Apocalypse: How?

New course explores the end of the world

- January 30, 2015

Vincent Masse: "Course-man" of the Apocalypse. (Nick Pearce photo)
Vincent Masse: "Course-man" of the Apocalypse. (Nick Pearce photo)

The end of the world has arrived at Dalhousie… or, at least, the course on it has.

“The End of the World – From ‘Apocalypse’ to ‘Zombies’” is a brand new course at Dalhouse this term taught by Vincent Masse, associate professor in the Department of French.

“It is a fashionable topic nowadays,” says Dr. Masse.

The course was inspired by continued interest in popular fiction about the apocalypse, zombies and related phenomena. Dr. Masse saw an opportunity to connect our modern fascination in these subjects with their historical legacy: “I am trying to get students interested in old texts by starting with something they know.”

Though listed under Department of French (under clever course number FREN 2666 — the number of the beast!), the class is taught in English and has no prerequisites; it’s also open to students from any Faculty.

The class focuses a great deal on French texts — ones translated into English — and compares apocalyptic texts ranging from the oldest mention of the world’s end 2,000 years BC right up to modern zombie films. The syllabus includes films ranging from 12 Monkeys to both versions of the zombie classic Dawn of the Dead, with readings that include Pierre Boulle’s Planet of the Apes, Jean-Baptiste Cousin de Grainville’s The Last Man, and even the Bible.

“It’s a trap,” Dr. Masse says, with a laugh, of his course’s name. “You have zombies in the title, but we also include the Book of Revelation from the Bible.”

Dr. Masse, who developed the idea for the course two years ago, specializes in medieval and early modern literature. His postdoctoral research at Paris-Sorbonne (Paris IV) focused on the 16th-century French author Guillaume Postel, who was continuously convinced the end of the world was only a few months away.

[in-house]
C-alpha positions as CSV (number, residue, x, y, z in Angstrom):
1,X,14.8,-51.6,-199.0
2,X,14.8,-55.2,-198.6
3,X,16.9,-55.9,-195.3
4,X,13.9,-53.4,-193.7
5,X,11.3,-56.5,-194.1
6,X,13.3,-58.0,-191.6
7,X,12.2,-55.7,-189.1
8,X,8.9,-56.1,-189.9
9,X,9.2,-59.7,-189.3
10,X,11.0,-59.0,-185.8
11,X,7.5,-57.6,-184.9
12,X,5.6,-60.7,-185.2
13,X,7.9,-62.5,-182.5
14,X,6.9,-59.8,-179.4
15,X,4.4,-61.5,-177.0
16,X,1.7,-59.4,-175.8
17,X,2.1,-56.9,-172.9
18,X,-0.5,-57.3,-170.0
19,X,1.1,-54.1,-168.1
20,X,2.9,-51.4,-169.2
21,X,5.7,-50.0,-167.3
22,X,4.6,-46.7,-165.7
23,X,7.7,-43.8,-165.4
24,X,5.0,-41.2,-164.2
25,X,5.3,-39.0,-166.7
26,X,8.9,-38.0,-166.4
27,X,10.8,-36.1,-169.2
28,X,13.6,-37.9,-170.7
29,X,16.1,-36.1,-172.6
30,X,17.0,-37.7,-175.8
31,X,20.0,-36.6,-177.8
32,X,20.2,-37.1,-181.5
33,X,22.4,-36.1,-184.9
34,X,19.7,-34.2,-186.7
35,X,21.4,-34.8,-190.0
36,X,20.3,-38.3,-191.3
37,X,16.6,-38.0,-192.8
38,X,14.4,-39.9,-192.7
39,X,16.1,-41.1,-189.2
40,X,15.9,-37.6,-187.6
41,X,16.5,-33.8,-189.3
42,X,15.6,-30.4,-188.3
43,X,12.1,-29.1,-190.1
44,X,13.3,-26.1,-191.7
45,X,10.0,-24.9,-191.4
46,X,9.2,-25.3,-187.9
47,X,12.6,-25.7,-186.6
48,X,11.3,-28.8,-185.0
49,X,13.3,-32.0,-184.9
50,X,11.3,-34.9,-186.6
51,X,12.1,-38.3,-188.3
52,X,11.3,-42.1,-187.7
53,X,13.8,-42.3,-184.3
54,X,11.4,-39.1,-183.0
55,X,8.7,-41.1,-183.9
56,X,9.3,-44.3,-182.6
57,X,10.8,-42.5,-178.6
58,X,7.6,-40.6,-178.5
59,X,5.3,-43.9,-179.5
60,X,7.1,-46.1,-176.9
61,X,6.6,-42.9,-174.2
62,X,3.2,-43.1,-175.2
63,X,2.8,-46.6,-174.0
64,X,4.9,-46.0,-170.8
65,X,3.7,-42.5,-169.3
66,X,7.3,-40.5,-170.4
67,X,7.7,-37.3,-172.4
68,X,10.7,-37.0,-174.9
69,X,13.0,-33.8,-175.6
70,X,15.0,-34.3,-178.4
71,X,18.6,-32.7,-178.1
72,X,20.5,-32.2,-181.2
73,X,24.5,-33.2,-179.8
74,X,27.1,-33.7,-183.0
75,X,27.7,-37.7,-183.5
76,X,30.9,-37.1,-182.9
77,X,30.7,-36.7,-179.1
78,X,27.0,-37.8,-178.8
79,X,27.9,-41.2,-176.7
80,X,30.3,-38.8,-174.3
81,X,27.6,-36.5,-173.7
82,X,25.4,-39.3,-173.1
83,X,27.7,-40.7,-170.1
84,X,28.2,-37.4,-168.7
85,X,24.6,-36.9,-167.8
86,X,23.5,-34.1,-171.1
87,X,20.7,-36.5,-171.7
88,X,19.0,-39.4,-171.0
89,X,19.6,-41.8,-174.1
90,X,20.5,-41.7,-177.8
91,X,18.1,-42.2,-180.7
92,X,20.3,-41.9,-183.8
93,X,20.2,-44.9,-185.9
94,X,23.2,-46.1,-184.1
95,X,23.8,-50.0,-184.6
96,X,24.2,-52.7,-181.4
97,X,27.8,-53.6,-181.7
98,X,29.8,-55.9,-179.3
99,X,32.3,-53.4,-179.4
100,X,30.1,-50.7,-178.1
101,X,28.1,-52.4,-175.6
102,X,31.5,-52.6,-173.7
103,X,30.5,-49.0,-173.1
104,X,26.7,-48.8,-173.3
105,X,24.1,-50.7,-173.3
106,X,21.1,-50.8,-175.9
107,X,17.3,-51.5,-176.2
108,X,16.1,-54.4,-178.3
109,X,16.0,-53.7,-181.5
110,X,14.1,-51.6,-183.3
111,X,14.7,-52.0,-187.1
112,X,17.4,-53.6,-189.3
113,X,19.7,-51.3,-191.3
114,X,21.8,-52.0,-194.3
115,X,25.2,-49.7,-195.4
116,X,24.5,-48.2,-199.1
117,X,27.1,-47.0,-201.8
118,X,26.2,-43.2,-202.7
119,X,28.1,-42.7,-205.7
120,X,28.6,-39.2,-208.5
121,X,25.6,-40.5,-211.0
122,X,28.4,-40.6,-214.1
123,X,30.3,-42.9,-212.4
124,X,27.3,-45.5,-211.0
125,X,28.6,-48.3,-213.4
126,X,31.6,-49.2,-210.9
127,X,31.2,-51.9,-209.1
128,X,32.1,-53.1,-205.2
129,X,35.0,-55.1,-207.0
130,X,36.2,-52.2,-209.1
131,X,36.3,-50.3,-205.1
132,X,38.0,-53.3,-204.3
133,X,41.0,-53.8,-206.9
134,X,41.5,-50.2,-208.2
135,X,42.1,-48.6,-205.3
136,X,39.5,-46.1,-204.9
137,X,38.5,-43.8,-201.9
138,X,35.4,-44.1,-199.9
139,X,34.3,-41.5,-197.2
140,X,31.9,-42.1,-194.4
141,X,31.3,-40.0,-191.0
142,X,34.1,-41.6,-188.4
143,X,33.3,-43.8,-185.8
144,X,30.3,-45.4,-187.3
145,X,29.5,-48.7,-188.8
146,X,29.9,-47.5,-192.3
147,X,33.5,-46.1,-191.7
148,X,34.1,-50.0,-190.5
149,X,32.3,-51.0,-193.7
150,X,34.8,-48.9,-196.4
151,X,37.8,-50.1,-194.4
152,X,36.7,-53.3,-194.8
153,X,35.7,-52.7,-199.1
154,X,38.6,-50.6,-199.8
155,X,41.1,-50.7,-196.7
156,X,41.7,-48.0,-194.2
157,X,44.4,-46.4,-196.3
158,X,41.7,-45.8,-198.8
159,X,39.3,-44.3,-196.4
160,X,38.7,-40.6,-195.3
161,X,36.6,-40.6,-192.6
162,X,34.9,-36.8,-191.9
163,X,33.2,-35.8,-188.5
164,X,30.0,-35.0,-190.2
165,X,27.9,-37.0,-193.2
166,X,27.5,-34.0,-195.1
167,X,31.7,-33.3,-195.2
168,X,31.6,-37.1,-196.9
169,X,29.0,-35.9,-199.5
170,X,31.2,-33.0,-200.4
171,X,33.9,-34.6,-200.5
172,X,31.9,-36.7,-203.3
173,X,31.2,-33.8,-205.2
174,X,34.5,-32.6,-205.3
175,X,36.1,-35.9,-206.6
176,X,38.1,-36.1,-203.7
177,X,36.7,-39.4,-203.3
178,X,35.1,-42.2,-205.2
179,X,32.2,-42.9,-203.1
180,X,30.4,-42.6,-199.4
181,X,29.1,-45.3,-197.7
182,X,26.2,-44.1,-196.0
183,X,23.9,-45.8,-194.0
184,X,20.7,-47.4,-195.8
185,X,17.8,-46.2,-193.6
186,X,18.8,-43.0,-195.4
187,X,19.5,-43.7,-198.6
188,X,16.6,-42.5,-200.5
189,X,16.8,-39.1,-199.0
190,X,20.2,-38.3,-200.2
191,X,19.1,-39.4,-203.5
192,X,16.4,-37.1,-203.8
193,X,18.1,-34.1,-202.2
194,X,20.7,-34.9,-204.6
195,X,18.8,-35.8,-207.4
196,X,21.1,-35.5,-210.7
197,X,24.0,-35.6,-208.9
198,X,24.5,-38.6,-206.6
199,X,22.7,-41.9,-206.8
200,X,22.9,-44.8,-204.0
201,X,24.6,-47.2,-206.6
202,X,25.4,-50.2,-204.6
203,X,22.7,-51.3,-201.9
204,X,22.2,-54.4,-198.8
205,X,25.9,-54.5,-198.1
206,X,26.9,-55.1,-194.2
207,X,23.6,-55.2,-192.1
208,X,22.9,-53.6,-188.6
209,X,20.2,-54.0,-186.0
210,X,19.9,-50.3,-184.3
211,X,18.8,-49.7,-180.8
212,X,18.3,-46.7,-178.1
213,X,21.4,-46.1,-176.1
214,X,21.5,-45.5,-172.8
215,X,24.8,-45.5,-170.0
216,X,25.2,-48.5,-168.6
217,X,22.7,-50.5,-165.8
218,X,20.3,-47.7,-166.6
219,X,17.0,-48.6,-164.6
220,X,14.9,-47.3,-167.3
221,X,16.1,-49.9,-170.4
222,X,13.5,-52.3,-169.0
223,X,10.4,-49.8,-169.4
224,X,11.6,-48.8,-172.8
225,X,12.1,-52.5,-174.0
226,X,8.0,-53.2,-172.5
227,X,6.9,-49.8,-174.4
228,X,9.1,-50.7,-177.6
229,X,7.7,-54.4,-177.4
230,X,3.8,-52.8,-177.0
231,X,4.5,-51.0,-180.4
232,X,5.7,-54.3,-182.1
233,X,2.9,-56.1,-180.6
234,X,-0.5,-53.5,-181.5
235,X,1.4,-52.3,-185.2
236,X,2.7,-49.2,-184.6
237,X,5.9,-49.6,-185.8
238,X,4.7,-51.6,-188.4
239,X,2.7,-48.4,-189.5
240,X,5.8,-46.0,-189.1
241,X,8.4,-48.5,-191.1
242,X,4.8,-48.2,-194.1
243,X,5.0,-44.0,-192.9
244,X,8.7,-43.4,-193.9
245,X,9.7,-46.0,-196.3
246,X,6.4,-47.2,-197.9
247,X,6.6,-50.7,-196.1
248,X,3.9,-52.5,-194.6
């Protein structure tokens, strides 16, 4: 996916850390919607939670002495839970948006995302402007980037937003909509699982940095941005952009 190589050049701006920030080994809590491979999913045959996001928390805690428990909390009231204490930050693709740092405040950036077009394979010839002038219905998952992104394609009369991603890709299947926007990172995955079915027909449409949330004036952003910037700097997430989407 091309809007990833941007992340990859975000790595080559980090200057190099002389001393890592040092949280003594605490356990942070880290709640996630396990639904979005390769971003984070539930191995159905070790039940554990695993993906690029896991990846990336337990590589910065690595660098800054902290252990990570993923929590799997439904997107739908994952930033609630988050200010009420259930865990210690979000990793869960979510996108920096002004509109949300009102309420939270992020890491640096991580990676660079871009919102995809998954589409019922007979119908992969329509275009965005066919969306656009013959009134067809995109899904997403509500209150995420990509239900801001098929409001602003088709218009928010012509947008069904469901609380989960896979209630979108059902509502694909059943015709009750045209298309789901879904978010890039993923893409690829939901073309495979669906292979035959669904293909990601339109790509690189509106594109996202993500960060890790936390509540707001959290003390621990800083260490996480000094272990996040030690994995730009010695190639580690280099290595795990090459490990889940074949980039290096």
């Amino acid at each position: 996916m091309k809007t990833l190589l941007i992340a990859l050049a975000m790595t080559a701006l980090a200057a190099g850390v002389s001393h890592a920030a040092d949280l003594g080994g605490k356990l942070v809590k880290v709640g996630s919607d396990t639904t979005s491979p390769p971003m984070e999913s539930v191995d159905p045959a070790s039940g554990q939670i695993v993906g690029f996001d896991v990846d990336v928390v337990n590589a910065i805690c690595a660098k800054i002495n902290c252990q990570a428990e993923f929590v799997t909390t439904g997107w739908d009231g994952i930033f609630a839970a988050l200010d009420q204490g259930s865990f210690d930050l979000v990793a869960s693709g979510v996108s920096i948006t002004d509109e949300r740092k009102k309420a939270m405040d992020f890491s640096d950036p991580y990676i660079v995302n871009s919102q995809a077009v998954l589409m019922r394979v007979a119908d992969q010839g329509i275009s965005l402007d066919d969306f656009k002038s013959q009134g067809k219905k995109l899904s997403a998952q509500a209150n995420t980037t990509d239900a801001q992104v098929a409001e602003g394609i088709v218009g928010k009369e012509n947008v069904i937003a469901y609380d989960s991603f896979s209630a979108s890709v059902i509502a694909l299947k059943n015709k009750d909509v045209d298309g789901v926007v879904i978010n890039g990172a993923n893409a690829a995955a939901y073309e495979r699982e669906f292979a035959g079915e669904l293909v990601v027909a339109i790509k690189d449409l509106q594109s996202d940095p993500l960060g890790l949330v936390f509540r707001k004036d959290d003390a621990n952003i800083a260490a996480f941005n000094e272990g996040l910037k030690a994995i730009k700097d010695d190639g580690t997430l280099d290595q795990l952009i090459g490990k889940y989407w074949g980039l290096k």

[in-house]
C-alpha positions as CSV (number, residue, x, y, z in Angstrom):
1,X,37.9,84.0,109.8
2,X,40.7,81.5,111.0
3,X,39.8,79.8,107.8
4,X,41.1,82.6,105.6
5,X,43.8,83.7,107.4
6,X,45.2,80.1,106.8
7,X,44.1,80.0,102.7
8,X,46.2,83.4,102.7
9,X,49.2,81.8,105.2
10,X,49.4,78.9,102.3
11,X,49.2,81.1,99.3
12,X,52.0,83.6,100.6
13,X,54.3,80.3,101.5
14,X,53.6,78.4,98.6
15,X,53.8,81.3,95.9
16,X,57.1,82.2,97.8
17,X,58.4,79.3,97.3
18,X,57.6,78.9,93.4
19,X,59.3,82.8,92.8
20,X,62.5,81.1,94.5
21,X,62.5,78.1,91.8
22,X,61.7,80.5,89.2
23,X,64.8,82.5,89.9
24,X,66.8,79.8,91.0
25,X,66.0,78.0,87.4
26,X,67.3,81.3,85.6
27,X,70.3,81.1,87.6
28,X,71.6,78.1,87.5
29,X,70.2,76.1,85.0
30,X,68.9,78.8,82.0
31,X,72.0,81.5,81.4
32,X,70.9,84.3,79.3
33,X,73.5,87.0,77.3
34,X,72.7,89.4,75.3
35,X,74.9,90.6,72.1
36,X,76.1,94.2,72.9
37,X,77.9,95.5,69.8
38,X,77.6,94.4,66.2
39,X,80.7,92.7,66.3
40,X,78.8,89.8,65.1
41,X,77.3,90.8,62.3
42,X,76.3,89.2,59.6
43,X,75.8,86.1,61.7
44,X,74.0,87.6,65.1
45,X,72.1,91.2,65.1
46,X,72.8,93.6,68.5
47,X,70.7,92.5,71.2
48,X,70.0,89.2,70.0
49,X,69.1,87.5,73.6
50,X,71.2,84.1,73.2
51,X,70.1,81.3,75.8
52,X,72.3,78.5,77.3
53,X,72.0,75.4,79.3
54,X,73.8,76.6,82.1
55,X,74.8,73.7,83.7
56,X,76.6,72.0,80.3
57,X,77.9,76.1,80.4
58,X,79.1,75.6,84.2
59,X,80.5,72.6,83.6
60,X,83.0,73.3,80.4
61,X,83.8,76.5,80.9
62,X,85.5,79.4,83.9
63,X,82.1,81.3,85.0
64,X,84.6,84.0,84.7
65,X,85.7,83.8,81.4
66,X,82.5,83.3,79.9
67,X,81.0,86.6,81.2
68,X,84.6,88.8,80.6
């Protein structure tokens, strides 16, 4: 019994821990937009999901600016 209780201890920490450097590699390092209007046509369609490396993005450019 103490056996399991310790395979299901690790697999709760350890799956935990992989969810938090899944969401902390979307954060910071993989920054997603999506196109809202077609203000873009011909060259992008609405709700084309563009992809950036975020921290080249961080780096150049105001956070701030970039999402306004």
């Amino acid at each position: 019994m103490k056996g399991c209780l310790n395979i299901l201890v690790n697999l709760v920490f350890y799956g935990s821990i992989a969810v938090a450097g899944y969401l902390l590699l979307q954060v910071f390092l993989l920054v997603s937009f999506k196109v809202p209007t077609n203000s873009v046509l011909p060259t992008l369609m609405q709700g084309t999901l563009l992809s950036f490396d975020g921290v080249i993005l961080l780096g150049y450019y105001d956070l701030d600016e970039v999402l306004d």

He hopes students take away from the class how our modern interpretations of the end of days are often based on much older ideas. He cites the work of Agrippa d’Aubigné, a French poet who was famous for writing about the civil wars in late 16th-century France, to convey his point.

“The descriptions of the war are so over-the-top that so-called gore movies from the 21st century could learn something from the text,” says Dr. Masse. “People don’t expect that people in the 16th century would write and enjoy something like that.”

The course has proven quite popular, attracting students from very different academic backgrounds. And while it’s true the students are studying the end of the world as they know it, they apparently feel fine about it.

“I see people smiling during the class, so that’s a good sign,” says Dr. Masse.


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